Book Re­view

The Coal Truth

AQ: Australian Quarterly - - CONTENTS - by David Rit­ter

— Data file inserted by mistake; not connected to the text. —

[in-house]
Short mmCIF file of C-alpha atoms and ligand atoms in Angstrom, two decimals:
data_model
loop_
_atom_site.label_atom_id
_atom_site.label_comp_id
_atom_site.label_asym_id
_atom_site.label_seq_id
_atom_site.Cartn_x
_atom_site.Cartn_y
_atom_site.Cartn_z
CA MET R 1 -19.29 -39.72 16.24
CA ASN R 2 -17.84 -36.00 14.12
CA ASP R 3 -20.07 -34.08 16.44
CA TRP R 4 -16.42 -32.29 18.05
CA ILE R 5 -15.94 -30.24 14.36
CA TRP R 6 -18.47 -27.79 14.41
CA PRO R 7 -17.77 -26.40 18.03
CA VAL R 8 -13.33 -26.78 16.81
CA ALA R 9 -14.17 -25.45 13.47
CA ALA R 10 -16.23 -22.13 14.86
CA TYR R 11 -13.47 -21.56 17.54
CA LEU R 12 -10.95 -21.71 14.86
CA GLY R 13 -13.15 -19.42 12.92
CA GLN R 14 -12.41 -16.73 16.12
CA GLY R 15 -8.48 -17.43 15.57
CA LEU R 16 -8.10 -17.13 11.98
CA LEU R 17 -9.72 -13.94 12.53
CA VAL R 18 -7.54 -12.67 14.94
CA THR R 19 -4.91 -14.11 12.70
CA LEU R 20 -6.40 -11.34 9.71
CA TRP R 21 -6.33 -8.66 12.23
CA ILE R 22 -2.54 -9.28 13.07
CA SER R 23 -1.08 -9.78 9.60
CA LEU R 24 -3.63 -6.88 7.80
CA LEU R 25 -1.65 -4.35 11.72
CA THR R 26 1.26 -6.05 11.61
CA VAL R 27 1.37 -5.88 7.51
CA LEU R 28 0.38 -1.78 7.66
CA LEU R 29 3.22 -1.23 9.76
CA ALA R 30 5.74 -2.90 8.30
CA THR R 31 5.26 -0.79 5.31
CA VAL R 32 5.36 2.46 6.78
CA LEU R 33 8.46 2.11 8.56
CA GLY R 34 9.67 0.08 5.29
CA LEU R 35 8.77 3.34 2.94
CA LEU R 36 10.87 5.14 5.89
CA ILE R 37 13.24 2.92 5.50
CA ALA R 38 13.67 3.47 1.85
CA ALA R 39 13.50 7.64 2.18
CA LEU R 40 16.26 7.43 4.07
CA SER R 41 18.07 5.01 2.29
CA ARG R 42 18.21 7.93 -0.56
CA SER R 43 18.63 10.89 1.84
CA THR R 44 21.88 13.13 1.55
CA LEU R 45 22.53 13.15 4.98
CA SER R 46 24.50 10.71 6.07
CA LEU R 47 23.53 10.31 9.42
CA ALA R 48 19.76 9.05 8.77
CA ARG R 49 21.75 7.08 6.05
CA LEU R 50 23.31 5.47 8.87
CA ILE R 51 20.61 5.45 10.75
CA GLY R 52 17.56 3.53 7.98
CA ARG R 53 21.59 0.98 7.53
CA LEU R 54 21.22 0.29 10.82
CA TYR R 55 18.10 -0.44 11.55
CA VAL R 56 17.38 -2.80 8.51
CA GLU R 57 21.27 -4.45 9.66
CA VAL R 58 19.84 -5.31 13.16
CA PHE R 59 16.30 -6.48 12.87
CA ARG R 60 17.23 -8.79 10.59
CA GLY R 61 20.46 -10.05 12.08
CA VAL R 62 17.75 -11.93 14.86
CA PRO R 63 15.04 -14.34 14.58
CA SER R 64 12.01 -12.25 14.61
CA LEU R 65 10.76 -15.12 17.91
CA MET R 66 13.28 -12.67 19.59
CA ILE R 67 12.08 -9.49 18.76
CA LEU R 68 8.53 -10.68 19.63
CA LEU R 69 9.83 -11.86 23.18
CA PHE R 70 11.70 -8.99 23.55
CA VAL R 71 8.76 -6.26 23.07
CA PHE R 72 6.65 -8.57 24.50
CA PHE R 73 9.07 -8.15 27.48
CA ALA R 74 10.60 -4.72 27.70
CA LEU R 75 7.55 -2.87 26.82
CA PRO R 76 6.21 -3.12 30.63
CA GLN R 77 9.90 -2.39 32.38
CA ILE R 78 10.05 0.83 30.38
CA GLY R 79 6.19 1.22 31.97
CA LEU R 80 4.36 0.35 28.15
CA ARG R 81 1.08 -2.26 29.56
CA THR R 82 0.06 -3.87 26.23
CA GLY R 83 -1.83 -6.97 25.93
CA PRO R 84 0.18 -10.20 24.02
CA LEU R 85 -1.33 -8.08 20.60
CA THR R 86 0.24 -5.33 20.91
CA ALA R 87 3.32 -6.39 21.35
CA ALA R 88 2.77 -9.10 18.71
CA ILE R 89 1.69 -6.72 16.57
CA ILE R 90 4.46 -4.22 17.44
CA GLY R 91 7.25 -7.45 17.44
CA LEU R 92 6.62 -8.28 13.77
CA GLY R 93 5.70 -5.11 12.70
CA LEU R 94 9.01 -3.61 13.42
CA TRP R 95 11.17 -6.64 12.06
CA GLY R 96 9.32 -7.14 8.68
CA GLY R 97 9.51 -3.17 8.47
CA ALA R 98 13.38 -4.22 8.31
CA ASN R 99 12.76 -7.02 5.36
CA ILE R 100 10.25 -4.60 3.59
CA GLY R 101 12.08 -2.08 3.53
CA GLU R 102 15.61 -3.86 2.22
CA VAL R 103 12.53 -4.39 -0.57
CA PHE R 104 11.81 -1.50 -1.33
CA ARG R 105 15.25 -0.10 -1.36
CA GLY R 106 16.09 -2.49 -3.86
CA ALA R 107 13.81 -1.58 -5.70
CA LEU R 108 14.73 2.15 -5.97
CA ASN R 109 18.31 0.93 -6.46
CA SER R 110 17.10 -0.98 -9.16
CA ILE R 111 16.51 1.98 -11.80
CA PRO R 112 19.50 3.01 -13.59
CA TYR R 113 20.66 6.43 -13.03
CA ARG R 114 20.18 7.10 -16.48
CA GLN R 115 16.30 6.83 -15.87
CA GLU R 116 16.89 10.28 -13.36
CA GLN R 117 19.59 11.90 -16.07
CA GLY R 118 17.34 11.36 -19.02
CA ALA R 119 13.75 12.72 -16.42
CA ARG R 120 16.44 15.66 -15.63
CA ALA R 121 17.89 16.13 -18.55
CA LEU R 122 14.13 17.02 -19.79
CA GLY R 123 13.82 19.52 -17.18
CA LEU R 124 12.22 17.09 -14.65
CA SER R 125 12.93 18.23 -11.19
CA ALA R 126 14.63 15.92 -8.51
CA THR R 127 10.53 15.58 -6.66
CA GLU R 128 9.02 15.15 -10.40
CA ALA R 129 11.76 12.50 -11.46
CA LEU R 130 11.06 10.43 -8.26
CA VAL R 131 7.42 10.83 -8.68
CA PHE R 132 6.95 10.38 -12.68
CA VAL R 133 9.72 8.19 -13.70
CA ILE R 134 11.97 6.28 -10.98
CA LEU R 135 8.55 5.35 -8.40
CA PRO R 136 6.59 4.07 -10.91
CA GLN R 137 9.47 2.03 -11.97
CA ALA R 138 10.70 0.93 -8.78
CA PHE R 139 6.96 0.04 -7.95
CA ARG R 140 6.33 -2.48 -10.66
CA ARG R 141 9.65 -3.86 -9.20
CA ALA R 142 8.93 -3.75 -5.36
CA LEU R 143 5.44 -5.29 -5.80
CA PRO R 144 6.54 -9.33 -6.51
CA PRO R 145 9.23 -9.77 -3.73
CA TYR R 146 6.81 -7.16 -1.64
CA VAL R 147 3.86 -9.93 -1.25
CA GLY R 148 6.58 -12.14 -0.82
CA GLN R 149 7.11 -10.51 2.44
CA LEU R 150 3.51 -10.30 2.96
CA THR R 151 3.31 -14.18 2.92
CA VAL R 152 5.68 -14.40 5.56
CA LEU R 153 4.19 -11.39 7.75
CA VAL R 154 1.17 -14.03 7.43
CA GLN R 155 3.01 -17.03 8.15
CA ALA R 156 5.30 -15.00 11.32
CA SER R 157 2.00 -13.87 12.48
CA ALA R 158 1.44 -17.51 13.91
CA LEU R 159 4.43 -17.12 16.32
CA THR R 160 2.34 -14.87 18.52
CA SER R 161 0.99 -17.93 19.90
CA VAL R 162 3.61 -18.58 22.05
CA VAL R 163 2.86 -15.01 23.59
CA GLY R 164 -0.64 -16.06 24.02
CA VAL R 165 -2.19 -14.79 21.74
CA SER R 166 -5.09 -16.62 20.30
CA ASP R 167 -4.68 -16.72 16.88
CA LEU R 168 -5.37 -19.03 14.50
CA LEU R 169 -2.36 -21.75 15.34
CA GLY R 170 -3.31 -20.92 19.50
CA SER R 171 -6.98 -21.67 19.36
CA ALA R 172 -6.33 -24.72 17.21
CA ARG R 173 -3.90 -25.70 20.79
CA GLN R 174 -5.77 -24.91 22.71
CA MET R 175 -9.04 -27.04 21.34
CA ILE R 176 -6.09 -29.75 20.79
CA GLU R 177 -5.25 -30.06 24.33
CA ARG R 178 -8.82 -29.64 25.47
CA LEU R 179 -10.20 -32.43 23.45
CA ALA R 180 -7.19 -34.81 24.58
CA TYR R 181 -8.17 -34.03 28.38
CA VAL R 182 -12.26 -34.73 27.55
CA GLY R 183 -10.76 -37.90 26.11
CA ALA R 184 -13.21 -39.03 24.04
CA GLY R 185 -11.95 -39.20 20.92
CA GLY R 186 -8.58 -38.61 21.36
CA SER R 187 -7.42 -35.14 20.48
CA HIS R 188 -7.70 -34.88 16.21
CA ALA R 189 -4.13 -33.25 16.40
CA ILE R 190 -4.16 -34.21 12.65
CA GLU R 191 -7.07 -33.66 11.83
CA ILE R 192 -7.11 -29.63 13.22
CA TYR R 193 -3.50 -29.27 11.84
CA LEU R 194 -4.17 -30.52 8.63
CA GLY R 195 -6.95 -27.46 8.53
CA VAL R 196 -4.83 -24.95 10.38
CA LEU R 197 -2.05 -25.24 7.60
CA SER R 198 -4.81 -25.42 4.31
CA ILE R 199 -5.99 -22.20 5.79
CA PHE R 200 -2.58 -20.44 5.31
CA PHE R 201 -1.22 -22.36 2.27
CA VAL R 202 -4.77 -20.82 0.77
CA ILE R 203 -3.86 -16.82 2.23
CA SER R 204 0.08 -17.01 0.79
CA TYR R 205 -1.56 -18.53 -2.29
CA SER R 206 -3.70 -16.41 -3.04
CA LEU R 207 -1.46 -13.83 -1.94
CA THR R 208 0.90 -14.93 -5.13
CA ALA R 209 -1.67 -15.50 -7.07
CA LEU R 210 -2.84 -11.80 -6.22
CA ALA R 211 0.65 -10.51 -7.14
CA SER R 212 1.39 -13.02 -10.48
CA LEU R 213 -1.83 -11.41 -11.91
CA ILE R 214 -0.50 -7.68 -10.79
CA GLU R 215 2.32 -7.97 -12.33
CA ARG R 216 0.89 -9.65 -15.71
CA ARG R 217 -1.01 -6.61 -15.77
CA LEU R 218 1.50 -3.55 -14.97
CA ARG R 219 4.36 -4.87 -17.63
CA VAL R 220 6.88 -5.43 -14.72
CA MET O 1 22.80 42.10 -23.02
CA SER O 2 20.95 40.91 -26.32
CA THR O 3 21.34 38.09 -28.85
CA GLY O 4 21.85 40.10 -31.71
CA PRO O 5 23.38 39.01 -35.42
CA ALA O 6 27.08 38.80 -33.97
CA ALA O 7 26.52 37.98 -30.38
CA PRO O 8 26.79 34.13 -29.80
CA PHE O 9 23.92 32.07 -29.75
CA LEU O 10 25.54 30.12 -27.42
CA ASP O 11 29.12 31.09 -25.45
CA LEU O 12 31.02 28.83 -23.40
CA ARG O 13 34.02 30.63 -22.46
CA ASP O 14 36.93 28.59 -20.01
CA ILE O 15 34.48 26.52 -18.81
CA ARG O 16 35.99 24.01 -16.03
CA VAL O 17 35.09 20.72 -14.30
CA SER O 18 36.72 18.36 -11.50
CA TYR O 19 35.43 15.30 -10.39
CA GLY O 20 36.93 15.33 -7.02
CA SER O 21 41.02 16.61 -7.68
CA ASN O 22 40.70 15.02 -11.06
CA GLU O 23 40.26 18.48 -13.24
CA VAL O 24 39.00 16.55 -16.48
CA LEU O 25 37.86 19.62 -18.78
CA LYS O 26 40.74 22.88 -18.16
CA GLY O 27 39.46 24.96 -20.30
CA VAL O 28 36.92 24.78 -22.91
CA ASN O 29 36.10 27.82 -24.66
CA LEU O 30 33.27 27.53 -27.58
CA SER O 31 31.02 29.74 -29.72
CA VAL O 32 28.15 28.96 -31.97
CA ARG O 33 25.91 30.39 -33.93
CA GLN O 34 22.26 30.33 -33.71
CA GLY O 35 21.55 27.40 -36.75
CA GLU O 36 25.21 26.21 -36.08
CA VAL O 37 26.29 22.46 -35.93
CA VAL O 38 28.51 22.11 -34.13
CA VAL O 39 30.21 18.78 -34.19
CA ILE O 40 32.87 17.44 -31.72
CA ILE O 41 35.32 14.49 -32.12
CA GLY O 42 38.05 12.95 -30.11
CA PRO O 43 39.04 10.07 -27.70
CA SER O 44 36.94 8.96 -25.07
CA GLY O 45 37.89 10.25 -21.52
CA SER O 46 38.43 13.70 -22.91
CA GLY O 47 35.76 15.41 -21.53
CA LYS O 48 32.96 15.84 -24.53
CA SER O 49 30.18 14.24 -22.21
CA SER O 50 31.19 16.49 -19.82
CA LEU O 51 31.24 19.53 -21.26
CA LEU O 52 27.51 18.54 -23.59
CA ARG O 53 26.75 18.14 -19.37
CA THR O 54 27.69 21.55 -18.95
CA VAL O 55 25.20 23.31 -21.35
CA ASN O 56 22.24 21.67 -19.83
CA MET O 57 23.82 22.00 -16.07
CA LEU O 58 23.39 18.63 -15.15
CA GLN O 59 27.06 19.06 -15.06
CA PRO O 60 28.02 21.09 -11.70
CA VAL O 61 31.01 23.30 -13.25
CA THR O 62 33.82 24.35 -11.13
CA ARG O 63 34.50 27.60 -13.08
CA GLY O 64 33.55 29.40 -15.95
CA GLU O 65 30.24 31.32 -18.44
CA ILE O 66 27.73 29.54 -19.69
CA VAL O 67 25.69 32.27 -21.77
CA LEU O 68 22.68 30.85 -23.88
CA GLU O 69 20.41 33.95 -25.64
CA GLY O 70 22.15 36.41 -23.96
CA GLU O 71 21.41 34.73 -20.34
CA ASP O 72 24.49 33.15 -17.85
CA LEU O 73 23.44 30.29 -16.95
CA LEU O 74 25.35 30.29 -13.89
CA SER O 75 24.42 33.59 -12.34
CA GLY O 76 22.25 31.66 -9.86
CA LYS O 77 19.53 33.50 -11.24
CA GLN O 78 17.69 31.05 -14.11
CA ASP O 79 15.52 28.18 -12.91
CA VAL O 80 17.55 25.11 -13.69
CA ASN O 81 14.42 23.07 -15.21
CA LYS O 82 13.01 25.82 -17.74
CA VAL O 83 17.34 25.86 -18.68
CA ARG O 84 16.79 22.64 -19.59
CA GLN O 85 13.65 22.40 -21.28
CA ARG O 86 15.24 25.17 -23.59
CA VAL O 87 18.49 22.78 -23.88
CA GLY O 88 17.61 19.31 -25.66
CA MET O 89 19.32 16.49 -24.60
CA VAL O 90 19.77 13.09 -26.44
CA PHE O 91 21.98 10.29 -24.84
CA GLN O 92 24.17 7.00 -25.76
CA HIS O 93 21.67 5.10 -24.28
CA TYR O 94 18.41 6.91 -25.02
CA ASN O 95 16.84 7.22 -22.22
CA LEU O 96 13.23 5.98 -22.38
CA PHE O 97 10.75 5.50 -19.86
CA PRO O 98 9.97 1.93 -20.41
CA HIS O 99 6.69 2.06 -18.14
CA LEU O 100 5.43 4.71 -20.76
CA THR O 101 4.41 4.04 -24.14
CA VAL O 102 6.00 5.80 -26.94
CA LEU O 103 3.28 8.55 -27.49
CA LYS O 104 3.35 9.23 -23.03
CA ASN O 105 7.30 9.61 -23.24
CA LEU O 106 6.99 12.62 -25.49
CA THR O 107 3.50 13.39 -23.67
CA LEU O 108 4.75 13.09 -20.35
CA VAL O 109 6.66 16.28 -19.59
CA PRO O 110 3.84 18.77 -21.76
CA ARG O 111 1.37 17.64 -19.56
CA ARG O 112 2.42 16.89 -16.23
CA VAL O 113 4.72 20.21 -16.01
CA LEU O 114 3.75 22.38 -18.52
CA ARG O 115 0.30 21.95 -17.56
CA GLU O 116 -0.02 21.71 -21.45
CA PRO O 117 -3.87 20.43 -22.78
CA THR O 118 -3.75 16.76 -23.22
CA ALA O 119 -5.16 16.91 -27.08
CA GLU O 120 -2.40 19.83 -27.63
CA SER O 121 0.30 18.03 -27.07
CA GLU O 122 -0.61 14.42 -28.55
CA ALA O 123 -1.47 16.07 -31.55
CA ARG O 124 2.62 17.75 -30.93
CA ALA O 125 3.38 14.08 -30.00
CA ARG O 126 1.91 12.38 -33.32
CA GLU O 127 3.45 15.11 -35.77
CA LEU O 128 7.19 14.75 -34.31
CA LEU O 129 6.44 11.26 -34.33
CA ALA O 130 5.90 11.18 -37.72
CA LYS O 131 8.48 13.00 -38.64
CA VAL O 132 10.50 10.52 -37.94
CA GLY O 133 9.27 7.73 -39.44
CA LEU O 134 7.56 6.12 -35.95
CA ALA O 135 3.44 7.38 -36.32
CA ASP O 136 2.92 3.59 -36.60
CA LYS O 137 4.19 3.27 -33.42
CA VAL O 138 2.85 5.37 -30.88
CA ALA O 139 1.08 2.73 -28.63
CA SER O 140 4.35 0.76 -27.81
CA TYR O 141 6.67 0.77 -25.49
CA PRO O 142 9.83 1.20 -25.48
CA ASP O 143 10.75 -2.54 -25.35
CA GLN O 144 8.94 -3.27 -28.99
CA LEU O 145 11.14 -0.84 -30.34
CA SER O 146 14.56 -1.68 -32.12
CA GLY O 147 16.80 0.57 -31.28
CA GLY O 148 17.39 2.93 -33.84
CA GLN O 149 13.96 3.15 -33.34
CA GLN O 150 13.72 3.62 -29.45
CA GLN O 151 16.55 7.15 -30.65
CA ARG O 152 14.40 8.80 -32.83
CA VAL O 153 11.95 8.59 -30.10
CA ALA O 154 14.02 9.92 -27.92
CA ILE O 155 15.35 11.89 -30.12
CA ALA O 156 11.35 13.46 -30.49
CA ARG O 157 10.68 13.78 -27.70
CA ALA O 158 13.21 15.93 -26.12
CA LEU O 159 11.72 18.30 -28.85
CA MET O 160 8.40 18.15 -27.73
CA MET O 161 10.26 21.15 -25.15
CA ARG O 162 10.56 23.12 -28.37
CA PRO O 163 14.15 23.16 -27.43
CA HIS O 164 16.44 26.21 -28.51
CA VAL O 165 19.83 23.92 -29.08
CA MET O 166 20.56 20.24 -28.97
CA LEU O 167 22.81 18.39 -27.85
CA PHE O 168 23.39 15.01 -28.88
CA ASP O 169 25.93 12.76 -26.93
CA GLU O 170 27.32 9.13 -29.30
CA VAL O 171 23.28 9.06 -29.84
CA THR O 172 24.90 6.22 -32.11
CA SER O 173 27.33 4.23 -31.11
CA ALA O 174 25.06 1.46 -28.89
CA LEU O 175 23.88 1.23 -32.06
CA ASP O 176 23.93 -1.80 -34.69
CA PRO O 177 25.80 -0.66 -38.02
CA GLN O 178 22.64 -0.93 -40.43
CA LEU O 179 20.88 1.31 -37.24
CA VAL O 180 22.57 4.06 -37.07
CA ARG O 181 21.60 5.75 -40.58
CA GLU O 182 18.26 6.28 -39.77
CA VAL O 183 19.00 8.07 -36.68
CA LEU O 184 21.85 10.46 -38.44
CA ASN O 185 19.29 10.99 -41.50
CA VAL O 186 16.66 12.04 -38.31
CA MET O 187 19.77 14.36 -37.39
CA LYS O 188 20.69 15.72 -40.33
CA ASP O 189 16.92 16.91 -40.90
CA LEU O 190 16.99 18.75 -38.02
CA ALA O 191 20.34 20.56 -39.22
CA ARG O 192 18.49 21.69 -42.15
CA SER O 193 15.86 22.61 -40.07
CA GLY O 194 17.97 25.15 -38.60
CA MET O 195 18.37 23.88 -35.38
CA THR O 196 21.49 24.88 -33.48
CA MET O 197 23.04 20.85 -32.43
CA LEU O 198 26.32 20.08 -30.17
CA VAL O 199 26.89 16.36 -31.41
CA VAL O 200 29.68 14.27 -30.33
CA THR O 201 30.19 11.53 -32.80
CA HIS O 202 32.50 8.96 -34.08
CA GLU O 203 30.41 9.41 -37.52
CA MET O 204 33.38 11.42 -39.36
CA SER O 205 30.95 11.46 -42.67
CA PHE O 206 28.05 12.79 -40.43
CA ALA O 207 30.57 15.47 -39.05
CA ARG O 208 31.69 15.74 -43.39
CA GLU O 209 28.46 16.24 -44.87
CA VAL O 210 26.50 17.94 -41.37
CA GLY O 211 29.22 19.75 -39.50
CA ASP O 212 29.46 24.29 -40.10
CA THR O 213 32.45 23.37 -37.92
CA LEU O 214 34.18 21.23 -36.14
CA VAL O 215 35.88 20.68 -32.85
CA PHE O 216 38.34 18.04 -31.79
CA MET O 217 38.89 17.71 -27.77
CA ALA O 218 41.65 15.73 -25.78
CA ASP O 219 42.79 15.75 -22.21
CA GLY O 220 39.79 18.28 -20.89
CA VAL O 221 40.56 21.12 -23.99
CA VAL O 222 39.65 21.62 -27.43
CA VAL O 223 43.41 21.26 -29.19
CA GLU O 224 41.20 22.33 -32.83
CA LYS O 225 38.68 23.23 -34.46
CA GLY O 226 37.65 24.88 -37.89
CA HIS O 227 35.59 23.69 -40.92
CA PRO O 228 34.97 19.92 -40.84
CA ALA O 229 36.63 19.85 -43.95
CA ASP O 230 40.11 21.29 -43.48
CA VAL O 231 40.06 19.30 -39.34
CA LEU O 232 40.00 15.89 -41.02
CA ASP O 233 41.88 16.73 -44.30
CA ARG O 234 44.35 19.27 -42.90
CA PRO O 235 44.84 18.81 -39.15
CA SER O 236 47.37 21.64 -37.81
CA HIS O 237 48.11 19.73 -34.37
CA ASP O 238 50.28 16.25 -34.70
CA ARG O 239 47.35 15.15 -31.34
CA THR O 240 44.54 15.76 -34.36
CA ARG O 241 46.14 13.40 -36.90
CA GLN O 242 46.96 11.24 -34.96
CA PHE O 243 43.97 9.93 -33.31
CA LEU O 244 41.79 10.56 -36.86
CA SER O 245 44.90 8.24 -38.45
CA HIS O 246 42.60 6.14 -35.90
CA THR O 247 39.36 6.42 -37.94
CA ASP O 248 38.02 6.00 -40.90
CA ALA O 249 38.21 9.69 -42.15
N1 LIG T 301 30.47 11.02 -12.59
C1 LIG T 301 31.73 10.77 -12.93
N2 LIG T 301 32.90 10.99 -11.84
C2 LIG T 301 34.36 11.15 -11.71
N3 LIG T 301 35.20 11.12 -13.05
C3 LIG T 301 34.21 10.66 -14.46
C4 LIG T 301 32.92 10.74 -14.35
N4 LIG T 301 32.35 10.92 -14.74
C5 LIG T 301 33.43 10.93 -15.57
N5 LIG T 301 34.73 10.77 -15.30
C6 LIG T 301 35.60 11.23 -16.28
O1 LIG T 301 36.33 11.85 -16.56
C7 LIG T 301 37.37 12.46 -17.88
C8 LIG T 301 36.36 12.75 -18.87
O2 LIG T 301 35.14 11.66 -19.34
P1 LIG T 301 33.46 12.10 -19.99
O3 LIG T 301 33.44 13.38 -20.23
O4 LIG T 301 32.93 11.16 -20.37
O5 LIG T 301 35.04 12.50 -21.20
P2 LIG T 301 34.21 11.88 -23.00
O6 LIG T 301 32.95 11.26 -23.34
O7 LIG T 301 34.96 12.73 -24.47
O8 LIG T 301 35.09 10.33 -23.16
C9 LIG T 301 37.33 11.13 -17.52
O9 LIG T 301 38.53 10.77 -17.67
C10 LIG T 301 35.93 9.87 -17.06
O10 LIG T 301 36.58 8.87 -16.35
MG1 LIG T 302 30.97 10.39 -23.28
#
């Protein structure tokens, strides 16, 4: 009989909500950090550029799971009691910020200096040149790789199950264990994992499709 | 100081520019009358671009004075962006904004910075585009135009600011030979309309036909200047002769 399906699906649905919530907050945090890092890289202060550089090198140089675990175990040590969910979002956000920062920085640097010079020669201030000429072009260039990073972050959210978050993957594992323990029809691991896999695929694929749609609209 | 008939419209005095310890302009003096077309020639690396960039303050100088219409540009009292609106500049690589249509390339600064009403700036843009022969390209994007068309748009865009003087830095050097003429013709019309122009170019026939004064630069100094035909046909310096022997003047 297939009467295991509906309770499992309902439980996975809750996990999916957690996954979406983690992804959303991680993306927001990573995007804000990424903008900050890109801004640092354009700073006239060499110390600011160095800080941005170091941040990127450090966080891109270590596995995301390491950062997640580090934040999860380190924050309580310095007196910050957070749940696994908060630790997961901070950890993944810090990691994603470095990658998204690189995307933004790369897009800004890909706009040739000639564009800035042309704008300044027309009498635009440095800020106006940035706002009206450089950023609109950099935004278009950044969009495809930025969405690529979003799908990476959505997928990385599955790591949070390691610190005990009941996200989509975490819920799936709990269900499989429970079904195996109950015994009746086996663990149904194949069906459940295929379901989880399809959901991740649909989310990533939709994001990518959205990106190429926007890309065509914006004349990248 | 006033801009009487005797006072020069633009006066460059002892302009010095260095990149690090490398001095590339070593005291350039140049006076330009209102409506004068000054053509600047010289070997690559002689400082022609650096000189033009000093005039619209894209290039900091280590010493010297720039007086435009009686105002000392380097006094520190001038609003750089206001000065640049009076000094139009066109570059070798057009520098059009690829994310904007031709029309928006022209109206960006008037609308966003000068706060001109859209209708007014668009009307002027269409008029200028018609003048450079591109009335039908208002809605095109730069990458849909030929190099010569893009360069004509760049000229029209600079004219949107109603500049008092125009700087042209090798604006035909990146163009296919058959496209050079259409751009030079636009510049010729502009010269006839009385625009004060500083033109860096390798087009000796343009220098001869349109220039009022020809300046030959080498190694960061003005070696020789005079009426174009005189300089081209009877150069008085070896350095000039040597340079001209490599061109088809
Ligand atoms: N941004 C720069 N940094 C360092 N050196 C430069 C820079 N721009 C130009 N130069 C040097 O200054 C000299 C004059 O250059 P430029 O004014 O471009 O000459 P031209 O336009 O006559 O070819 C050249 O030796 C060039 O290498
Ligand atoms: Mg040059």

You can feel the heat com­ing off the pages. Open­ing in the steamy lo­cales of a sub­ur­ban Syd­ney sum­mer, The Coal Truth’s first chap­ter is fa­mil­iar and idyl­lic. Yet, like heat shim­mers at the pe­riph­ery of your vi­sion, and un­com­fort­able re­al­i­sa­tion per­vades, that the fast lives of hu­mans have now be­gun to sense the tiny changes in the slow life of the planet. In this lit­tle Syd­ney mi­cro­cosm is the story of our age – the ero­sion of trust; post-truth pol­i­tics; the as­sault on civil so­ci­ety; the dis­con­nect be­tween pub­lic opin­ion and par­lia­men­tary ac­tion; a global threat we can’t hear, see, or touch – all neatly em­bod­ied in the bat­tle for the Galilee Basin, against min­ing gi­ant Adani. The story of Adani in Aus­tralia has not yet con­cluded, yet David Rit­ter, CEO of Green­peace, and his fel­low au­thors are right in pro­vid­ing a dis­sec­tion of the story so far, and the litany of small fail­ures that lead Aus­tralia to ar­rive here. One of the prob­lems with the Adani mine is the mag­ni­tude. So large is the project, so na­tional and in­ter­na­tional has the op­po­si­tion been, and for so long has it loomed on our hori­zon, that the in­tri­ca­cies of the is­sue are bleed­ing into one an­other. The edges of the de­bate are be­ing lost and it is be­com­ing harder to con­ceive the fight as a whole. And when that fine-grain de­tail is worn away Adani gets one step closer to win­ning. We lose our per­spec­tive on the What, the How and most im­por­tantly, the Who will be af­fected. Down that road lies ap­a­thy. That is why this book is an im­por­tant act of col­lec­tive mem­ory; it in­vites a col­lec­tion of con­trib­u­tors to break down what has be­come al­most an in­com­pre­hen­sive is­sue. The book’s first few pages are rightly given over to Adrian Bur­ragubba of the Wan­gan and Ja­galin­gou First Na­tions. As a pro­logue, it is both a wel­come to coun­try, and yet also the an­tithe­sis of one. It de­mands that their right of stew­ard­ship be more than sim­ply cer­e­mo­nial and spir­i­tual, and that their own­er­ship of place is greater than that of cor­po­rate greed. Across eco­nom­ics, moral­ity, pub­lic health, mis­in­for­ma­tion and more, Rit­ter’s other co-au­thors care­fully pick apart the Adani com­plex, trac­ing the threads to the broader so­cial is­sues of the govern­ment as­sault on civil so­ci­ety, char­i­ties and the right of dis­sent. Ul­ti­mately, The Coal Truth is a di­ag­no­sis not only for the planet but also for the ema­ci­a­tion of a govern­ment at odds with its peo­ple. It is a re­buke of false eco­nom­ics, bro­ken sys­tems and usurped pri­or­i­ties. It is evoca­tive and even up­lift­ing, and re­turns the is­sue to one that every­one can com­pre­hend. A valu­able re­source for our times.


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